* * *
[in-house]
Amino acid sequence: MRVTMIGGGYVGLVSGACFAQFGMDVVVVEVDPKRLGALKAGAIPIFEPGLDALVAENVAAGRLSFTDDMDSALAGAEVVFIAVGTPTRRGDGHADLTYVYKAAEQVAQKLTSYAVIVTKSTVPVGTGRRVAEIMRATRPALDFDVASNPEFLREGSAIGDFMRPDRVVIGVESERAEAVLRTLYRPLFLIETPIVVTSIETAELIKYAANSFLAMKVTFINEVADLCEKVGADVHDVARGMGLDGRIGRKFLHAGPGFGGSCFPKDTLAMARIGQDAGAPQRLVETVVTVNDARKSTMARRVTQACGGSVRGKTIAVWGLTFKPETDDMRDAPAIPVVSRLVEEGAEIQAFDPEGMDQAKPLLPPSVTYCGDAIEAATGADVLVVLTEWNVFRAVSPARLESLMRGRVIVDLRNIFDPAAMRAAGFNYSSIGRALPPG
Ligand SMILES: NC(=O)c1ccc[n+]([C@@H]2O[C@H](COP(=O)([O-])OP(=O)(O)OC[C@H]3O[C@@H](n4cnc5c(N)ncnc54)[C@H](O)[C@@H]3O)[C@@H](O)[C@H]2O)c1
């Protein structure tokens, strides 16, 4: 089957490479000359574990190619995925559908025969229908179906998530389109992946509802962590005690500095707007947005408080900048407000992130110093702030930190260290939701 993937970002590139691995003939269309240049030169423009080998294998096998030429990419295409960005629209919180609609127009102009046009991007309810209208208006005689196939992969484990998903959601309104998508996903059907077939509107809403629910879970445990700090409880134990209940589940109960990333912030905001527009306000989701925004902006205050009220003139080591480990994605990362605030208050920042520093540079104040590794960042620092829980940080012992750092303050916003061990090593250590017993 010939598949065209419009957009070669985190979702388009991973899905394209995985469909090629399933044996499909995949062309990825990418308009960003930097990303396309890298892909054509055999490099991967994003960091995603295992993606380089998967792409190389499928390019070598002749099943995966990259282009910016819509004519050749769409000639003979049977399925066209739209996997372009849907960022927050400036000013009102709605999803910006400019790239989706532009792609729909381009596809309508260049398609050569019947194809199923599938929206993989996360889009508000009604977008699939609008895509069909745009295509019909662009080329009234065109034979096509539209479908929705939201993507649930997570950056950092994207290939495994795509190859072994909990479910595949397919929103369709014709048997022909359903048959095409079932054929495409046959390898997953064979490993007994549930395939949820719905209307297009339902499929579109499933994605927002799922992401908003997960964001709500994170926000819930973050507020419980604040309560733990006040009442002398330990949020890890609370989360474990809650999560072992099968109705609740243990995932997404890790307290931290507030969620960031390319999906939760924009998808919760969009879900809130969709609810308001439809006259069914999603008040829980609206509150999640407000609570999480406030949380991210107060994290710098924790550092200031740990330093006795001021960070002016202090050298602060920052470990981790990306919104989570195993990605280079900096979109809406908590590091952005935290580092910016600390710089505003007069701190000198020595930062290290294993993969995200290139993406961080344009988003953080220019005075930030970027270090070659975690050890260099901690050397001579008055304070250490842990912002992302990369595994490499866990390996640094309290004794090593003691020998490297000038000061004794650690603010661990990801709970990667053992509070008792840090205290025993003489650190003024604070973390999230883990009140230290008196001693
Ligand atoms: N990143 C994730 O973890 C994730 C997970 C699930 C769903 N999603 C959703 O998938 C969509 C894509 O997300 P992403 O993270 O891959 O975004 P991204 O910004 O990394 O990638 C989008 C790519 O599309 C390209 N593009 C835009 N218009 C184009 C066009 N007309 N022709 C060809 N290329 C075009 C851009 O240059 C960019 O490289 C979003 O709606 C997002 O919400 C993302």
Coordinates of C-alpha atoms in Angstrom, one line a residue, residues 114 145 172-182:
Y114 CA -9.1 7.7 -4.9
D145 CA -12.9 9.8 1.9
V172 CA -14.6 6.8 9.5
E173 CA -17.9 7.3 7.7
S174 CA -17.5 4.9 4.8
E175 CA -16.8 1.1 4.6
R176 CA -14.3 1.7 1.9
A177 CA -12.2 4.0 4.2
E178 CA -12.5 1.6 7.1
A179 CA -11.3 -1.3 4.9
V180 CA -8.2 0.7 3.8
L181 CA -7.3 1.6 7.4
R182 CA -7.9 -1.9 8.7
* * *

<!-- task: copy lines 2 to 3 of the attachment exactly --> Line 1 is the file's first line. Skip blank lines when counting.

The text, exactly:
Amino acid sequence: MRVTMIGGGYVGLVSGACFAQFGMDVVVVEVDPKRLGALKAGAIPIFEPGLDALVAENVAAGRLSFTDDMDSALAGAEVVFIAVGTPTRRGDGHADLTYVYKAAEQVAQKLTSYAVIVTKSTVPVGTGRRVAEIMRATRPALDFDVASNPEFLREGSAIGDFMRPDRVVIGVESERAEAVLRTLYRPLFLIETPIVVTSIETAELIKYAANSFLAMKVTFINEVADLCEKVGADVHDVARGMGLDGRIGRKFLHAGPGFGGSCFPKDTLAMARIGQDAGAPQRLVETVVTVNDARKSTMARRVTQACGGSVRGKTIAVWGLTFKPETDDMRDAPAIPVVSRLVEEGAEIQAFDPEGMDQAKPLLPPSVTYCGDAIEAATGADVLVVLTEWNVFRAVSPARLESLMRGRVIVDLRNIFDPAAMRAAGFNYSSIGRALPPG
Ligand SMILES: NC(=O)c1ccc[n+]([C@@H]2O[C@H](COP(=O)([O-])OP(=O)(O)OC[C@H]3O[C@@H](n4cnc5c(N)ncnc54)[C@H](O)[C@@H]3O)[C@@H](O)[C@H]2O)c1